Backlash: Actor calls for blacklisting Trump's Hollywood donors

RNC chairwoman Ronna McDaniel, co-chair Tommy Hicks Jr., RNC Finance Chairman Todd Ricketts and Trump campaign manager Brad Parscale will host a fundraiser in Beverly Hills on September 17. The Hollywood Reporter noted that it will be Trump’s first trip to Hollywood since making some pointed remarks about the entertainment industry on the heels of recent mass shootings.

“Hollywood is really terrible,” he answered. “You talk about ‘racist.’ Hollywood is racist. What they’re doing, with the kind of movies they’re putting out, it’s actually very dangerous for our country. What Hollywood is doing is a tremendous disservice to our country.”

Actor Eric McCormack responded to the article by calling for names to be published of everyone in attendance. He wants to “be clear about who he doesn’t want to work with”, you see.

McCormack, born and raised in Canada, was quickly reminded about the freedoms enjoyed by Americans. (He holds joint Canadian and U.S. citizenship.) Lists in Hollywood based on political differences bring up memories of the Cold War and McCarthy’s pursuance of Communists in Hollywood. Isaiah Washington, former cast member on Grey’s Anatomy, tweeted with a question to the CEO of Twitter – Is McCormack’s tweet good for society?

The actor was criticized for sounding like a fascist, too.

It isn’t surprising that McCormack tweeted such nonsense. His membership in #TheResistance is well-known. He’s best known for his role in NBC’s Will and Grace from 1998 to 2006. In 2016, NBC brought the show back with the specific intent to criticize President Trump and his administration. The show’s creators actually thought that resisting Trump’s presidency was a good idea and a great reason to do a reboot of the once popular show. They were wrong.

I watched a few of the shows of the series reboot but it was basically unwatchable. The writing was bad, the jokes were usually non-existent, and there was really no reason for a conservative to watch. It was a shame, too, because I enjoyed the original show, back in the day. Back then it was fresh and a little edgy with openly gay characters but most of all, it was funny. The dialogue was clever and quick-witted. Everyone was subject to good-natured jabs. The reboot was completely one-sided – ugly remarks aimed at Trump and his administration, and Republicans in general. Fortunately, the show was cancelled this summer after three seasons. The show’s ratings steadily dropped each season. It turns out that Americans don’t want such blatant partisan politics in silly sitcoms during primetime viewing hours. Bringing back a show from the 1990s just because Trump won the 2016 election and Hillary was Hollywood’s candidate of choice didn’t work out so well. Just ask the creators and stars of Murphy Brown about it.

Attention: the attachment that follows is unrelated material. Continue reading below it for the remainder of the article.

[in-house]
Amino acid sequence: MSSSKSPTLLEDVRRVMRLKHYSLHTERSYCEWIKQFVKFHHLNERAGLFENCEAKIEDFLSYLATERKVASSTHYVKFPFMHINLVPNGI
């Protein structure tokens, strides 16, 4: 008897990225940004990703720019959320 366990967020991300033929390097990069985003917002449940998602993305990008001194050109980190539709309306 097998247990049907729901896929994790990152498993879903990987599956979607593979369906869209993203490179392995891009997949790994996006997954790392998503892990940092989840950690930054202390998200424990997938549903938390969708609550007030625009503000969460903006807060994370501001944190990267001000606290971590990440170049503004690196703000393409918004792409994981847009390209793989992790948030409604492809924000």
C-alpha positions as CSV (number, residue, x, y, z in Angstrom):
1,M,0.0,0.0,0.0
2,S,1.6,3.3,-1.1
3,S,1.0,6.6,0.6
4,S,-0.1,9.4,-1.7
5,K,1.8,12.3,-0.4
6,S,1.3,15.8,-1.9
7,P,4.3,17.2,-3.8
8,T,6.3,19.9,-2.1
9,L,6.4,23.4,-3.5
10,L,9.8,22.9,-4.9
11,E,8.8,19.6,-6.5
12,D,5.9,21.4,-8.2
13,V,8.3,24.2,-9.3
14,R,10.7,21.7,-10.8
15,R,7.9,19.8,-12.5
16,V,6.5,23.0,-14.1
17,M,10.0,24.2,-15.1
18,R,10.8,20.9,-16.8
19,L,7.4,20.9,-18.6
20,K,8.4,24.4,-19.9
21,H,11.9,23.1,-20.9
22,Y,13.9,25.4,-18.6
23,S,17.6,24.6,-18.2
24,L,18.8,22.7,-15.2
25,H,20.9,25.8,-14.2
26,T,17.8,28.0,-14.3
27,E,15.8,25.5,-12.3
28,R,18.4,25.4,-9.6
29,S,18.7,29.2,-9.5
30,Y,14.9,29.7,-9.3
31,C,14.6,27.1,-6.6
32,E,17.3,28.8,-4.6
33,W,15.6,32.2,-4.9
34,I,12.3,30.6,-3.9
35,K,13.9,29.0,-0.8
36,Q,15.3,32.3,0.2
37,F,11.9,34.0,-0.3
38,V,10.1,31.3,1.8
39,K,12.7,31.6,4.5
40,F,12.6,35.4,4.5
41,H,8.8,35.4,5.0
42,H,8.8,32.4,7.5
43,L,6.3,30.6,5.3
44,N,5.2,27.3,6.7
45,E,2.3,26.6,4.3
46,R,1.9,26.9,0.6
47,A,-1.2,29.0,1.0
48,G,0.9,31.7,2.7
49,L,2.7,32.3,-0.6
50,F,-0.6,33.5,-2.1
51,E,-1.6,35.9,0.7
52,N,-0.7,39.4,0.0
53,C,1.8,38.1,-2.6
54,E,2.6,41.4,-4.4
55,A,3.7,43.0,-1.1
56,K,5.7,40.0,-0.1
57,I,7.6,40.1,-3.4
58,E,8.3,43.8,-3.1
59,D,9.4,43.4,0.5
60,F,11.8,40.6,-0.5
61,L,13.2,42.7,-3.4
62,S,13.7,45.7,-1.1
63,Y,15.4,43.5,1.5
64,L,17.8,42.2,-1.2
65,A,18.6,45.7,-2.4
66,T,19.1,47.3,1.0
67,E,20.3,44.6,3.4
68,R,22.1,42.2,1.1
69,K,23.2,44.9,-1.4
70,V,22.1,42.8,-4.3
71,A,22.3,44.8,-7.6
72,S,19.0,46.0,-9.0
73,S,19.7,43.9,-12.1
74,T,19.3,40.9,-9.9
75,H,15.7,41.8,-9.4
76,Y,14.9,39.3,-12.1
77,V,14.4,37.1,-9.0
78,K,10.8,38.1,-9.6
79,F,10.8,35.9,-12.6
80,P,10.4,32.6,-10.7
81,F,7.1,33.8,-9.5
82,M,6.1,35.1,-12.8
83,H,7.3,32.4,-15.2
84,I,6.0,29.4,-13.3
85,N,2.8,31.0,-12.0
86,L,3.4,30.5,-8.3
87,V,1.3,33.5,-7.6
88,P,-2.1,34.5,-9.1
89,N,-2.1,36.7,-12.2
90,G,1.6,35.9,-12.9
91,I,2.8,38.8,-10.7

Bipartisan political jabs do still work, though, in sitcoms and the reboot of Roseanne is a great example of that. The show was hugely popular but the liberals couldn’t stand it and then Roseanne Barr was caught up in a Twitter kerfuffle of her own making.

Freedom of speech is a one-way street for liberal Americans. Trump knows this and uses it to his advantage. His politically incorrect speech worked to his favor in 2016.

Trump’s fundraiser in Beverly Hills is during Emmy week. There will be numerous events for the television entertainment industry to celebrate itself. The Trump re-election campaign is clever that way. His trip to California will take away some of the spotlight from Hollywood. There is also a fundraiser scheduled in San Francisco – the belly of the liberal beast – on September 17.

A “save the date” invite shows that the president will visit the Bay Area region on Sept. 17 for an event at an undisclosed location hosted by RNC chairwoman Ronna McDaniel, co-chair Tommy Hicks Jr., RNC Finance Chairman Todd Ricketts and Trump campaign manager Brad Parscale. Though polls show that Trump is unpopular in solidly blue California, where Republicans account for less than a quarter of the state’s registered voters, Dhillon predicts that Trump’s events will sell out quickly.

“Every presidential candidate who has the potential to raise money comes to the Bay Area, and I expect he’s going to have a series of very successful fundraisers here,” Dhillon told POLITICO, “because there are millions of Californians who support him.’’

Let’s hope Dhillon is right. California went completely Democrat in 2018, including Orange County, once a solidly Republican oasis. The Trump fundraising swing through California also includes an event in San Diego on September 18.